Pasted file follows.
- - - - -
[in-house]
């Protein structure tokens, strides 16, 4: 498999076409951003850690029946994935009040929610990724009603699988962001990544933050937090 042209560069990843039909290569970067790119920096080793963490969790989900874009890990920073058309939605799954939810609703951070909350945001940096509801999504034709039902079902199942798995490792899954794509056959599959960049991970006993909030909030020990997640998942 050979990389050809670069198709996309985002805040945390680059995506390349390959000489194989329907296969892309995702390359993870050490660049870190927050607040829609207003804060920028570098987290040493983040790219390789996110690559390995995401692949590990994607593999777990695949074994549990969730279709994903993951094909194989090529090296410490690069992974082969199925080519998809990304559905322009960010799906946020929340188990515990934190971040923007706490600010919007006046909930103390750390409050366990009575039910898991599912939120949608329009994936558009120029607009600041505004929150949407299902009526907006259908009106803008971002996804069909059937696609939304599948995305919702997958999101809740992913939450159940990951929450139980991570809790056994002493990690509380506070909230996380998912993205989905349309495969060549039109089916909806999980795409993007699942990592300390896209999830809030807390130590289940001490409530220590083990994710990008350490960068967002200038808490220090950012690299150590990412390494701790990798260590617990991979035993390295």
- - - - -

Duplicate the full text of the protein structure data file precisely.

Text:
[in-house]
């Protein structure tokens, strides 16, 4: 498999076409951003850690029946994935009040929610990724009603699988962001990544933050937090 042209560069990843039909290569970067790119920096080793963490969790989900874009890990920073058309939605799954939810609703951070909350945001940096509801999504034709039902079902199942798995490792899954794509056959599959960049991970006993909030909030020990997640998942 050979990389050809670069198709996309985002805040945390680059995506390349390959000489194989329907296969892309995702390359993870050490660049870190927050607040829609207003804060920028570098987290040493983040790219390789996110690559390995995401692949590990994607593999777990695949074994549990969730279709994903993951094909194989090529090296410490690069992974082969199925080519998809990304559905322009960010799906946020929340188990515990934190971040923007706490600010919007006046909930103390750390409050366990009575039910898991599912939120949608329009994936558009120029607009600041505004929150949407299902009526907006259908009106803008971002996804069909059937696609939304599948995305919702997958999101809740992913939450159940990951929450139980991570809790056994002493990690509380506070909230996380998912993205989905349309495969060549039109089916909806999980795409993007699942990592300390896209999830809030807390130590289940001490409530220590083990994710990008350490960068967002200038808490220090950012690299150590990412390494701790990798260590617990991979035993390295």